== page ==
“If they are understaffed, technically, that’s not my problem,” Kauffman said. “I guess they either need to reallocate resources, or push for more money or go back to Congress and change the law.”

Jim Hogan, who is the newly named FOIA liaison officer for the Department of Defense, agreed staffing is a problem.

Agencies need to recruit good people, create a training and certification program for FOIA officers, and increase their pay, he said.

Although President Bush signed an executive order in December 2005 asking agencies to evaluate and improve FOIA processing, there was no mention of much-needed funding.

In the military, not all FOIA officers are in the headquarters office. Many reporters ask for information from officers in the trenches. FOIA officers in Baghdad have to balance FOIA work with other duties.

“It’s tough to get resources — people, money — because we’re at war,” Hogan said.

FOIA offices can be a resource, he said. When a reporter asks for all documents related to a subject, a FOIA officer can help the reporter pare down a request to get records more quickly.

Hogan said reporters are used to getting information within hours or days from public affairs offices, but they shouldn’t expect a quick turnaround from a FOIA request.

Reporter: FOIA a waste of time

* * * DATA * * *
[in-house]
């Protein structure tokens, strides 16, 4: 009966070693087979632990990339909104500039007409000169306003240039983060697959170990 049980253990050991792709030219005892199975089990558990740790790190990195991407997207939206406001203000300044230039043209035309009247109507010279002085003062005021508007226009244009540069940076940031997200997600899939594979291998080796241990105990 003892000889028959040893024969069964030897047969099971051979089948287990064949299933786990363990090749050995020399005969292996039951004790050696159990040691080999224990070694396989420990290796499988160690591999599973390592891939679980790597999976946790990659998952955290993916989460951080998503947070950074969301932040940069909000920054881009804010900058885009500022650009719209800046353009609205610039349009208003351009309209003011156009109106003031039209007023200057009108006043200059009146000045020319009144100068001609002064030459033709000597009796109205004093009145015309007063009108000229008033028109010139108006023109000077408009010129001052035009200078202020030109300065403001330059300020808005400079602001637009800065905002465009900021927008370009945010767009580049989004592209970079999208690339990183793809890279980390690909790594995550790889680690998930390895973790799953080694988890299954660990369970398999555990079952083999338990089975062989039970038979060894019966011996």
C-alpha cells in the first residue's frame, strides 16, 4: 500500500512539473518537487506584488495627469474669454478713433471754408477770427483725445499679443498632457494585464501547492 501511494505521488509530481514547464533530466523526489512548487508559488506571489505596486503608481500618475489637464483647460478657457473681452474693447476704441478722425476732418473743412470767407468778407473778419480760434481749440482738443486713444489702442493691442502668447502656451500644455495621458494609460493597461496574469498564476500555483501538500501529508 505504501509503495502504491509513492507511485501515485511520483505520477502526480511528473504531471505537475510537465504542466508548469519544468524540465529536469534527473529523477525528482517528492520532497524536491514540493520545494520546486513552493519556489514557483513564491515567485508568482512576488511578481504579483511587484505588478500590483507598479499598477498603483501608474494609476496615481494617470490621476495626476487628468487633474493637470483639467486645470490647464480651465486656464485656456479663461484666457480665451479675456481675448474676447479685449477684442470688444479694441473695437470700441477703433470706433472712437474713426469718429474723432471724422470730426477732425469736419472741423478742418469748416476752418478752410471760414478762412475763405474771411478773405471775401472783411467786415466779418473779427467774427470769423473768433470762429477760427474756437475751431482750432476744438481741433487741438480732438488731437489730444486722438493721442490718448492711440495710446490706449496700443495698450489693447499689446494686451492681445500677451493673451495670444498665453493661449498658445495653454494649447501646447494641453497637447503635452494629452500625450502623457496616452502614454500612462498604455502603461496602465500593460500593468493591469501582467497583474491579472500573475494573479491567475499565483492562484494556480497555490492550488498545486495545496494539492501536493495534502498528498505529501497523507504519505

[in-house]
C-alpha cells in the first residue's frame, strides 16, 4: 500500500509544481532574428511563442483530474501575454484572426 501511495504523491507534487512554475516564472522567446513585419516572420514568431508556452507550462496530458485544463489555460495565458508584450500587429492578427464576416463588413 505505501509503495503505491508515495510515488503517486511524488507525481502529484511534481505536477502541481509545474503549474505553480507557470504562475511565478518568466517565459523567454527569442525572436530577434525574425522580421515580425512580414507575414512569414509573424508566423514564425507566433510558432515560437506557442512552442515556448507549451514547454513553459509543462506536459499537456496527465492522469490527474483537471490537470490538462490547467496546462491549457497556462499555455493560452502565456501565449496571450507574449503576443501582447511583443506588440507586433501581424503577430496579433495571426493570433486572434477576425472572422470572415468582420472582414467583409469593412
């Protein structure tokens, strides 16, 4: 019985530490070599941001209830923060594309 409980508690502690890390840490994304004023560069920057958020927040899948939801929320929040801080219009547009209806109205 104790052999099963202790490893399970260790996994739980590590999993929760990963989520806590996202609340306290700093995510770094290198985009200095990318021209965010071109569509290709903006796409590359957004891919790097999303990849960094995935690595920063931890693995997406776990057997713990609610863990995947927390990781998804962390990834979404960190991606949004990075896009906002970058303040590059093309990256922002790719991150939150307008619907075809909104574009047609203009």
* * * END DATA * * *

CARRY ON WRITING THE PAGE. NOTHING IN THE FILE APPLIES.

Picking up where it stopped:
Sig Christenson, president and co-founder of Military Reporters and Editors, rarely submits FOIA requests.

“I think the whole system is worthless,” said Christenson, who has been a military reporter for nine years.

When a 16-year-old girl died from an overdose of antibiotics during a routine tonsillectomy performed at a military base, Christenson got a redacted copy of the report. He submitted a FOIA request to get the unredacted version, but was instead sent another copy of the redacted report.

“The trend in government for the last five years has been to stymie any attempt to get information,” Christenson said.

Although he doesn’t use FOIA requests in reporting, Christenson said some military reporters use it as a tool to deal with bullheaded sources.

“If someone is not being cooperative with you, you can FOIA them out the butt and make them wish they never heard of you,” said Christenson.

Instead of working through FOIA, Christenson recommends finding people who will talk and making phone calls. Relying on FOIA can be a waste of time, he said.

Kauffman agrees that FOIA doesn’t work all of the time, but he said reporters should file requests even if they don’t expect to get the data.

“If it’s a waste of time nine times out of 10, then the reporter who sticks it out 10 times is going to win,” he said.

Like Christenson, Kauffman doesn’t recommend filing requests.

Asking for the records is better because government officials can see FOI requests as adversarial.

“Be charitable and optimistic and assume the person denying you something doesn’t know the law.”

Also, asking for the same data from multiple agencies is helpful. Don’t be afraid of wasting someone’s time or self-censoring yourself because you don’t think you’ll get what you’re asking for.

Despite his success, Kauffman gives FOIA mixed grades.

“Maybe we got lucky,” he said. “But to some extent you make your own luck.”


Brea Jones, a 2006 graduate of California State University in Chico, is the Society of Professional Journalists’ Pulliam/Kilgore intern at the Society’s headquarters in Indianapolis. She recently accepted a job at The Record in Stockton, Calif.